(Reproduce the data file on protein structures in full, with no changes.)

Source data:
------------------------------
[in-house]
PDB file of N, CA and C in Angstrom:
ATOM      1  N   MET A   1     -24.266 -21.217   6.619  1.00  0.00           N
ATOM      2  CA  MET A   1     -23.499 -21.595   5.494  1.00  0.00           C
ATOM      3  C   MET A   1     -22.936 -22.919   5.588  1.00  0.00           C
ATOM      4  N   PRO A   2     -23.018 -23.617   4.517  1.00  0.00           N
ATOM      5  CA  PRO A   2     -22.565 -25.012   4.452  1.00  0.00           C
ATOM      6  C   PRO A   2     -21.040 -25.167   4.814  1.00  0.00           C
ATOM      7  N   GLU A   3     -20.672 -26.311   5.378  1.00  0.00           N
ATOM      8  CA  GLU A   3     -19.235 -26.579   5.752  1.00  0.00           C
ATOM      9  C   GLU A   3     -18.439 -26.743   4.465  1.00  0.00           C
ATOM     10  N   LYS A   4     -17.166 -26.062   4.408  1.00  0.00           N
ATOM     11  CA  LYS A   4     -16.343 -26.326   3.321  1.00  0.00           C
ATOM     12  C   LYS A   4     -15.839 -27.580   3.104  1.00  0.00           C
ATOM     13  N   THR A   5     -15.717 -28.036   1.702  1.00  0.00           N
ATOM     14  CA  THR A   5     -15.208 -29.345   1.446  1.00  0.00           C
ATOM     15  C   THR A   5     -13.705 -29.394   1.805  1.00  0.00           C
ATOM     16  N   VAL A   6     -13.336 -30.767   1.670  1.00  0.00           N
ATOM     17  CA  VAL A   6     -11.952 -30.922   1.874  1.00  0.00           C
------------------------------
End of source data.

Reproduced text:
[in-house]
PDB file of N, CA and C in Angstrom:
ATOM      1  N   MET A   1     -24.266 -21.217   6.619  1.00  0.00           N
ATOM      2  CA  MET A   1     -23.499 -21.595   5.494  1.00  0.00           C
ATOM      3  C   MET A   1     -22.936 -22.919   5.588  1.00  0.00           C
ATOM      4  N   PRO A   2     -23.018 -23.617   4.517  1.00  0.00           N
ATOM      5  CA  PRO A   2     -22.565 -25.012   4.452  1.00  0.00           C
ATOM      6  C   PRO A   2     -21.040 -25.167   4.814  1.00  0.00           C
ATOM      7  N   GLU A   3     -20.672 -26.311   5.378  1.00  0.00           N
ATOM      8  CA  GLU A   3     -19.235 -26.579   5.752  1.00  0.00           C
ATOM      9  C   GLU A   3     -18.439 -26.743   4.465  1.00  0.00           C
ATOM     10  N   LYS A   4     -17.166 -26.062   4.408  1.00  0.00           N
ATOM     11  CA  LYS A   4     -16.343 -26.326   3.321  1.00  0.00           C
ATOM     12  C   LYS A   4     -15.839 -27.580   3.104  1.00  0.00           C
ATOM     13  N   THR A   5     -15.717 -28.036   1.702  1.00  0.00           N
ATOM     14  CA  THR A   5     -15.208 -29.345   1.446  1.00  0.00           C
ATOM     15  C   THR A   5     -13.705 -29.394   1.805  1.00  0.00           C
ATOM     16  N   VAL A   6     -13.336 -30.767   1.670  1.00  0.00           N
ATOM     17  CA  VAL A   6     -11.952 -30.922   1.874  1.00  0.00           C